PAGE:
First point, Munch couldn't, because he doesn't have the power of psychic possession. Clarification made, second point: it seems to be some sort of ideological thing. Make one completely socially dysfunctional Glukkon arise in society is some sort of Take That in the Glukkons faces. And, third and most important point: if you want to make things quick and swift, Munch could've controled a Buzzer, and break into wherever the can of Gabbiar was. Default answer: Plot-Induced Stupidity.
Besides, in the process of making Lulu rich they bankrupted several glukkon bussines that were damaging the environment. Probably Big Raisin made up this plan to trick Munch into aiding Abe to close the glukkon facilities.
Also, they probably didn't know where the Gabbiar was stored.
The real reason is that Lulu is a particularly stupid Glukkon who didn't bring guards, letting Abe and Munch steal the Gabbiar from him after winning the auction.
Another thing that probably influenced this plan, among all the previous points raised, is how high the auction was going to go. Abe could have went with some high-ranking Glukkon and hoped for the best, but the other Glockstar at the event was willing to pay 2,500,000 moolah for the can. Nobody else at the gathering could have competed. Abe and Munch had to make a Glockstar from nothing just to make sure that nobody could take it. If they just invaded the winner's property for the can, nothing would have stopped the owner from eating the whole thing before being stopped.
Why does the Outlaw that captures Stranger make a big deal of the fact that he was the one who captured Blisterz Booty? Wasn't Booty a small fry?
Blisterz had an ENORMOUS hideout. It's possible that his bounty didn't reflect how dangerous he was.
According to the second September 2011 edition of Dear Alf: "Blisterz Booty was once a member of D. Caste Raiderís clan [a.k.a. the unnamed-in-game Outlaw that captured Stranger], but became ambitious and badass enough to start his own gang. When he got taken out by Stranger, his remaining followers moved back in with Raider. Make sense now?"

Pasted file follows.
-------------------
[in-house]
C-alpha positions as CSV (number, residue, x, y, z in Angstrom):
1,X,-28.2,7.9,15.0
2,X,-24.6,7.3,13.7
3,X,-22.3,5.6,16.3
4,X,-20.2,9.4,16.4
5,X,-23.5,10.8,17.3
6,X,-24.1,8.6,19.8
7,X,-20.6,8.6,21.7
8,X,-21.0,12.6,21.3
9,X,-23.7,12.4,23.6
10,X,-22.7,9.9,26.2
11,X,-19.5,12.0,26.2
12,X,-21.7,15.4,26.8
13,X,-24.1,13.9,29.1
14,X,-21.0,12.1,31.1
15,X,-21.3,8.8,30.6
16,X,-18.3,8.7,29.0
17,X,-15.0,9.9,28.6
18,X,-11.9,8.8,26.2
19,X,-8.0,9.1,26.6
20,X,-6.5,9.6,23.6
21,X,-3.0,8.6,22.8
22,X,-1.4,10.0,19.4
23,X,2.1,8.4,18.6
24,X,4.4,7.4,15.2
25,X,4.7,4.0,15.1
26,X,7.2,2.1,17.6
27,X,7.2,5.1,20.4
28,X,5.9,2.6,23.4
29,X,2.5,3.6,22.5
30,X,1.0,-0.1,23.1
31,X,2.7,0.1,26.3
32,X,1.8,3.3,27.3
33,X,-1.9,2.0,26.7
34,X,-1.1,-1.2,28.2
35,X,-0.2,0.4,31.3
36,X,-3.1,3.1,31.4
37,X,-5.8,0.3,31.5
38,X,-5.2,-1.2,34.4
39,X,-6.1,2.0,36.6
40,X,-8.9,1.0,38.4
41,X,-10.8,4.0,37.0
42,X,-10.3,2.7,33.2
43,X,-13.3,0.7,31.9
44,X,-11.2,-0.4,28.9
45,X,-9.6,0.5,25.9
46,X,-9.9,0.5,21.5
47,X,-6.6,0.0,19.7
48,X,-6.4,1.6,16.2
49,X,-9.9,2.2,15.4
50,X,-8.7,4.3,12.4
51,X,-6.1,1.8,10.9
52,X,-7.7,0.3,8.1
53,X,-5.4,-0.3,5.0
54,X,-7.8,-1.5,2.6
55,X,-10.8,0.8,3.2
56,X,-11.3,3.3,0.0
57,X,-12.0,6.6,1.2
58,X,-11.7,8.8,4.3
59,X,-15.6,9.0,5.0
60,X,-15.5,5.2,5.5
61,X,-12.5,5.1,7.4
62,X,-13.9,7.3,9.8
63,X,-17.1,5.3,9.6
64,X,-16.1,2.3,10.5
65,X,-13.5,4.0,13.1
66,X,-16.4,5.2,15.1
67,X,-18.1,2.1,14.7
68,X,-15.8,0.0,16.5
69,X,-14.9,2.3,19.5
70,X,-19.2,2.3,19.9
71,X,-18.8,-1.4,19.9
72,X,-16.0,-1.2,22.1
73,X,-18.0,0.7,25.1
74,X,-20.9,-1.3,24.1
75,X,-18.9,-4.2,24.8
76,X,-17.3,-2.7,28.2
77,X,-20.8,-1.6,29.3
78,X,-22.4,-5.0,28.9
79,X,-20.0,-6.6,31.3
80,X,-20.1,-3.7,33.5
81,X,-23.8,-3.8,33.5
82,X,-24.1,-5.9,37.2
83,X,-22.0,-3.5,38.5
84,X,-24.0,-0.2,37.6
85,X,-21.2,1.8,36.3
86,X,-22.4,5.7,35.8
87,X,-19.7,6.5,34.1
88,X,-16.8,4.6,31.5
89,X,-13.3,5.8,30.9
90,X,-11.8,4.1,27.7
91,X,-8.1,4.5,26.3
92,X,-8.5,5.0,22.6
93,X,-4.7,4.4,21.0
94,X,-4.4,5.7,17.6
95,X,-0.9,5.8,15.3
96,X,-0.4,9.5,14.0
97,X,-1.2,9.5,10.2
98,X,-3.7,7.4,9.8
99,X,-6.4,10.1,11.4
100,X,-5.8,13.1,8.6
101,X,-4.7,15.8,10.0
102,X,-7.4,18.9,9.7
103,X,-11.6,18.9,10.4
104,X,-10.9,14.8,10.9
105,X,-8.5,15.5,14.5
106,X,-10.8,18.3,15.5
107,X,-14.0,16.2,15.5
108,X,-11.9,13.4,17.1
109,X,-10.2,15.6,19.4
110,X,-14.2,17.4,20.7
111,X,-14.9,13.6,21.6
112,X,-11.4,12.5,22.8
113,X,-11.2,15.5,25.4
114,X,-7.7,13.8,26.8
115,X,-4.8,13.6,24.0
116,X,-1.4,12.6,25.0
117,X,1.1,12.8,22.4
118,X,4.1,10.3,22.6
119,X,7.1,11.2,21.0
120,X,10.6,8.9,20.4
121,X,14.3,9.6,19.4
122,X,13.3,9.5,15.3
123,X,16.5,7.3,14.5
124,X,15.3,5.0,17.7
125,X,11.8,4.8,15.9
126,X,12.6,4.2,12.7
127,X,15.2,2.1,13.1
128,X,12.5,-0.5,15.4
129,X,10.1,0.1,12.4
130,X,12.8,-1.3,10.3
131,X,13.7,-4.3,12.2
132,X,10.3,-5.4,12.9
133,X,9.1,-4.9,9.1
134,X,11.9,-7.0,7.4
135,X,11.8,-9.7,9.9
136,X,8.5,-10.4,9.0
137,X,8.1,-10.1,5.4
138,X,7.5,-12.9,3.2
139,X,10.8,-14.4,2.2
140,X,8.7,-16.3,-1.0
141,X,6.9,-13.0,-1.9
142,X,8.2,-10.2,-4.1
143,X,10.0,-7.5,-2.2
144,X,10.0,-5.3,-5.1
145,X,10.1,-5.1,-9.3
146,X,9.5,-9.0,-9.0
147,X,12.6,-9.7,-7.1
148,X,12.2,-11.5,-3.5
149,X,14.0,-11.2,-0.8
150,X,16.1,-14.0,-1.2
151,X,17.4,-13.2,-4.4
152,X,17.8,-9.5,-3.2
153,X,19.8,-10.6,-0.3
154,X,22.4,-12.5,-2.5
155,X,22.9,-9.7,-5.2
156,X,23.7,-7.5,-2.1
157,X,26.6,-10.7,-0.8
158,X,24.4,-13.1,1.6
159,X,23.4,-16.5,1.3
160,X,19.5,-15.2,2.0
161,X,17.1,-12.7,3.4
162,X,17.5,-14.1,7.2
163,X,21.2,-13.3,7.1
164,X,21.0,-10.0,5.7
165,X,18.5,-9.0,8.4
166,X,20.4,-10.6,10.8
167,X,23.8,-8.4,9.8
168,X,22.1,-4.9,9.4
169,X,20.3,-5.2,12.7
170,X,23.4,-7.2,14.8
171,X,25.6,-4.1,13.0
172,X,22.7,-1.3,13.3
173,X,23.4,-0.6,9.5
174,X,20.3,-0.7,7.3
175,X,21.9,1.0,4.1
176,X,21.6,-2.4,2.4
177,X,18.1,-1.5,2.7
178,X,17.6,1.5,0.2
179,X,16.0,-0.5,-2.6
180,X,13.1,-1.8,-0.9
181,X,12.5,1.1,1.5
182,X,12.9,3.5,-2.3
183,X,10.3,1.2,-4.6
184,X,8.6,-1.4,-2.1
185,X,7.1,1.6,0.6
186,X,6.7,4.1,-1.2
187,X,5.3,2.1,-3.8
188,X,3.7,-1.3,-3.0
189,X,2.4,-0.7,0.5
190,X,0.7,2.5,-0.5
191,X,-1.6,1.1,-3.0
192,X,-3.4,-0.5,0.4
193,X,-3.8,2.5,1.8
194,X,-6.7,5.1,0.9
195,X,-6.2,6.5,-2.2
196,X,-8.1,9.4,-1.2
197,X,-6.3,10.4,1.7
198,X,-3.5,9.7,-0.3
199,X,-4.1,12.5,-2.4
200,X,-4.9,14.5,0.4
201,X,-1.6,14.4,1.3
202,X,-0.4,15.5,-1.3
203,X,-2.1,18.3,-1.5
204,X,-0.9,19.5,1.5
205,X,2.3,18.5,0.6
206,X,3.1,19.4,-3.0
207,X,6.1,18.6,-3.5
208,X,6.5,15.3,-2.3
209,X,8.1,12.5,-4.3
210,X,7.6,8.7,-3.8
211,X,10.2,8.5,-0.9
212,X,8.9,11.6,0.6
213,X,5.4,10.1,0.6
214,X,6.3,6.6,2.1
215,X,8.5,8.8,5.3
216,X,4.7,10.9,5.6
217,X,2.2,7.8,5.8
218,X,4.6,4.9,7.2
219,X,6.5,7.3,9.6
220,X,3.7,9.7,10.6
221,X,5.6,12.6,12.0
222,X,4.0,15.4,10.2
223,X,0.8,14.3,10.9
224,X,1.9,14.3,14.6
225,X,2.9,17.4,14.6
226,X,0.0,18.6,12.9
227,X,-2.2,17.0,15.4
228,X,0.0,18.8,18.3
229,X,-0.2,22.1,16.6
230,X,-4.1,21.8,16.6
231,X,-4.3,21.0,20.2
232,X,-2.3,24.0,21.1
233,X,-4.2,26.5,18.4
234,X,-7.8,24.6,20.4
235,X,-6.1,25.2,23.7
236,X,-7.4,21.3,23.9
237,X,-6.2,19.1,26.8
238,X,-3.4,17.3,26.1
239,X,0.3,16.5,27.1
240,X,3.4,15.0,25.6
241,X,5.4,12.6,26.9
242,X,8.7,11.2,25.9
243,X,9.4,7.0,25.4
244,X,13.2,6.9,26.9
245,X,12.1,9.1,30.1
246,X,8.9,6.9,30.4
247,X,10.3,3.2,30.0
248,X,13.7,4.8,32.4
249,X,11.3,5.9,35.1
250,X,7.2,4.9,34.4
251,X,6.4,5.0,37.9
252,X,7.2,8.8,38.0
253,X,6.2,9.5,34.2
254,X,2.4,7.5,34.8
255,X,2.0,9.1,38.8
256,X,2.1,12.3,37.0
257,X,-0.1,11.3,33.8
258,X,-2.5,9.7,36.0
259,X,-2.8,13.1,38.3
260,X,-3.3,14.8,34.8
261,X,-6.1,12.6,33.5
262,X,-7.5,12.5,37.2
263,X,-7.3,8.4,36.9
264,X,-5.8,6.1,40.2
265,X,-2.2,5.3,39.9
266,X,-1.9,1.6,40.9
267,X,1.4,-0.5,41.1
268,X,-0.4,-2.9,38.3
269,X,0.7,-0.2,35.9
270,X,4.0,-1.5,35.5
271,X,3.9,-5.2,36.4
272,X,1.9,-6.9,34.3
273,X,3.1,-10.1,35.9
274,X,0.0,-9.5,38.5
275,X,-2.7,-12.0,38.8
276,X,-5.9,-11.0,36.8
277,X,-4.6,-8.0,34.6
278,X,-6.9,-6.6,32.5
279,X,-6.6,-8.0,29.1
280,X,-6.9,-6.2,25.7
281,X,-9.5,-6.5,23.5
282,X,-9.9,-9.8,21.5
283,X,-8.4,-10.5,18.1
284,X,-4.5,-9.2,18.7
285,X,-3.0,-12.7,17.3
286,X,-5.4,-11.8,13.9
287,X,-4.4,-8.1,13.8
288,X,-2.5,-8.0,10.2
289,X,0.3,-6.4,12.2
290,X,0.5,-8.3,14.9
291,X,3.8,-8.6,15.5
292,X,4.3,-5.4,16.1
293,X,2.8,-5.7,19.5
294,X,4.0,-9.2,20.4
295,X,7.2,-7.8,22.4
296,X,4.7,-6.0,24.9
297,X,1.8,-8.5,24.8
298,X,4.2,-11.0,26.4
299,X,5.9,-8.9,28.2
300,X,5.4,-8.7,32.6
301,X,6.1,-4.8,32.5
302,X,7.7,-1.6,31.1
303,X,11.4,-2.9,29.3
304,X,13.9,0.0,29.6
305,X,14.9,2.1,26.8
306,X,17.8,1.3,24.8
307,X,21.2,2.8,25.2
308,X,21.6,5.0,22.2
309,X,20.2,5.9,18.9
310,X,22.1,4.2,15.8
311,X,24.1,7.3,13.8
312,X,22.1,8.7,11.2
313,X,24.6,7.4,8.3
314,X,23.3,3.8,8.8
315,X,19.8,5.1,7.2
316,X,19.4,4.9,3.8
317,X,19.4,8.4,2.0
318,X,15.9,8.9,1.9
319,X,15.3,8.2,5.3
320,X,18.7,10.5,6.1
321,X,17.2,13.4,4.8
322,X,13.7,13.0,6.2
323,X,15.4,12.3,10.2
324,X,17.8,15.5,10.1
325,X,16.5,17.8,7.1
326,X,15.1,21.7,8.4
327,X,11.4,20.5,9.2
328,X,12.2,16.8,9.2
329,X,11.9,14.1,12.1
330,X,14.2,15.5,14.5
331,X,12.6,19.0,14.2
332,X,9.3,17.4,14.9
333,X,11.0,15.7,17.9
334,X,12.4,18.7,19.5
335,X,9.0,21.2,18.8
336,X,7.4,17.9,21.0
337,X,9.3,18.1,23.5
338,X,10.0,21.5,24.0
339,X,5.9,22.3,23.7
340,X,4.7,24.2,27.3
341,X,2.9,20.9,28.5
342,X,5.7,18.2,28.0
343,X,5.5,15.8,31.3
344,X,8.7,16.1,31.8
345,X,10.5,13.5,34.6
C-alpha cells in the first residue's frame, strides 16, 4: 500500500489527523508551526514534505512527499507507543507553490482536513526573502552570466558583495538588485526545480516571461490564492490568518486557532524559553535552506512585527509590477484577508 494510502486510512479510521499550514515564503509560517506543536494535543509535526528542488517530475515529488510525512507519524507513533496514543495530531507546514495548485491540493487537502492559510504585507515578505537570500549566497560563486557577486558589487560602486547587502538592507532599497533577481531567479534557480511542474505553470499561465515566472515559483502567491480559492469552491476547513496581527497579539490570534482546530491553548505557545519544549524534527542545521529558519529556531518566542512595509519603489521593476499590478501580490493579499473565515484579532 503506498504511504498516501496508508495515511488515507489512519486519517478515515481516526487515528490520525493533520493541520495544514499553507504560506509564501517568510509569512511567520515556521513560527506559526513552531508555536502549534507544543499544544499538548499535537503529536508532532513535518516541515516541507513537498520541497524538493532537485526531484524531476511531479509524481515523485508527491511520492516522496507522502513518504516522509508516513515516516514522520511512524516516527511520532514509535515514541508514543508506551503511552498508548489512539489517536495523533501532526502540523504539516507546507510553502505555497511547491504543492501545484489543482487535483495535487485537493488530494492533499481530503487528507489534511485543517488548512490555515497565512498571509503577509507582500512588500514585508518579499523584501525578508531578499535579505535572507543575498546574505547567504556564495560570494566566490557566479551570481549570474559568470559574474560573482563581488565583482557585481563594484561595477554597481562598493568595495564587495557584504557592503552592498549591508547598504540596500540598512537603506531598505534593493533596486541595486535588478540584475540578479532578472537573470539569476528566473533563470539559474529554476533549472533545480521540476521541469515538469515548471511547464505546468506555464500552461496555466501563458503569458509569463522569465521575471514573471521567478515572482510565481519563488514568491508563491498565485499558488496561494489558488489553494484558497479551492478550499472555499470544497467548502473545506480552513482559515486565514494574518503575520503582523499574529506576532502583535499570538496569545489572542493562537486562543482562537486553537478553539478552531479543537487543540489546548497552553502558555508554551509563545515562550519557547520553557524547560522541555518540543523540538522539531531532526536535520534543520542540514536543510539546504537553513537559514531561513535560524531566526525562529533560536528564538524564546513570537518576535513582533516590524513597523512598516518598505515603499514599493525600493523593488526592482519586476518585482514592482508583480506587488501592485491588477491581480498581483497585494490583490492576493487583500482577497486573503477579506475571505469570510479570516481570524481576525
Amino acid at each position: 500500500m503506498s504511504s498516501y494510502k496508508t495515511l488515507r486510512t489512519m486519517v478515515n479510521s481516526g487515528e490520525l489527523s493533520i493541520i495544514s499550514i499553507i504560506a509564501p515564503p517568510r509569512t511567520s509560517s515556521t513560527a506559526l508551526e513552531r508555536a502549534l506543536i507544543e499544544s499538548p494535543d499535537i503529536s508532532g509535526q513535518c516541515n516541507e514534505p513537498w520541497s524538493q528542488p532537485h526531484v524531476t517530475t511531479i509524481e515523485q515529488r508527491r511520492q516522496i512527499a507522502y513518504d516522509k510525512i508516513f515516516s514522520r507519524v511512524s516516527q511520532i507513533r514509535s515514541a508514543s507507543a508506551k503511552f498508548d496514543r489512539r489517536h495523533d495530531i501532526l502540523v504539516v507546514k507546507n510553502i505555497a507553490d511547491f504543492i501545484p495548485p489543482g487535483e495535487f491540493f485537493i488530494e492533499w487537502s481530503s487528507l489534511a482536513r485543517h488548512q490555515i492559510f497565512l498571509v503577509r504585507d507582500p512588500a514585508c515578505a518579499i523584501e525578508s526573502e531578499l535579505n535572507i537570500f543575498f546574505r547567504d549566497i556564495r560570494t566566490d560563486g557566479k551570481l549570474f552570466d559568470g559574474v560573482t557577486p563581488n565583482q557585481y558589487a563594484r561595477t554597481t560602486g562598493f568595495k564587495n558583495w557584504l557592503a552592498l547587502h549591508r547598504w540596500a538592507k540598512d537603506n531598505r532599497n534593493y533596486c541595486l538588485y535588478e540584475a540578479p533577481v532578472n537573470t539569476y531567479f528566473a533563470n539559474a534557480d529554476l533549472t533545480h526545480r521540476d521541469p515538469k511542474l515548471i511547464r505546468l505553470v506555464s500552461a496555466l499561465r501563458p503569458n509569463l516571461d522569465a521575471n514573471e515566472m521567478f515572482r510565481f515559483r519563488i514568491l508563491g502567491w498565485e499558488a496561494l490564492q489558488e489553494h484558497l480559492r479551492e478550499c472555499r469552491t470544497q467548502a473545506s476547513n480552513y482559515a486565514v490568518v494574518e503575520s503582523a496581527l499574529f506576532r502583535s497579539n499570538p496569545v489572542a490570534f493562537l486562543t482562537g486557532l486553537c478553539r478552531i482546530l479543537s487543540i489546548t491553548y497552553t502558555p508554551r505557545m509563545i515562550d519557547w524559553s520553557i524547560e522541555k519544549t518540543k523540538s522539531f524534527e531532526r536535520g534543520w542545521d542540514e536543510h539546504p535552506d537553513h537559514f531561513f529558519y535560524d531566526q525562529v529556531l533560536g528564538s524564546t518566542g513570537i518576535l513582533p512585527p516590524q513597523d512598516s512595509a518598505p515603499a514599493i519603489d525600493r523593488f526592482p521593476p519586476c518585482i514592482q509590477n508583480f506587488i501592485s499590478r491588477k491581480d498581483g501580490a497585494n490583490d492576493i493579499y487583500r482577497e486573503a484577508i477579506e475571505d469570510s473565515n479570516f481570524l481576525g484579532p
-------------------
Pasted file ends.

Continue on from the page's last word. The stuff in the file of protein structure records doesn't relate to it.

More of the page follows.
How is it that, although scrabs are depicted both in-game (although it's hard to tel) and in production art as having no eyes, that they can still see abe when he's invisible.
since the invisibility runs on magic, we don't know how it works: it's more likely just general concealement.
Or, scrabs could work the same way Xenomorphs do. Sense based on movement. Or they could have hyper-advanced sense of smell.
Why were the first several games about how evil Corrupt Corporations were? Which was followed by Oddworld agreeing to be X-box exclusive after a pay-off and then the entire staff being fired after a game was completed?
Because the Abe games didn't make enough money for Oddworld Inhabitants to survive without hitching onto one of said "corrupt corporations".
Also, the game's aesop is probably more environmentalist than anti-corporative. Rapture Farms extincted the Meeches, after all...
Incidentally, this was answered by one of the Alf's Rehab and Tea questions on the old Oddworld Site. It'd be kind of a bitch to find right now, since I'd have to look through severel months of questions to find the right one, but it basically boiled down to: "Let me just say this right now—Oddworld Inhabitants ain't anti-corporate. We need money to feed our families too, and making video games ain't cheap."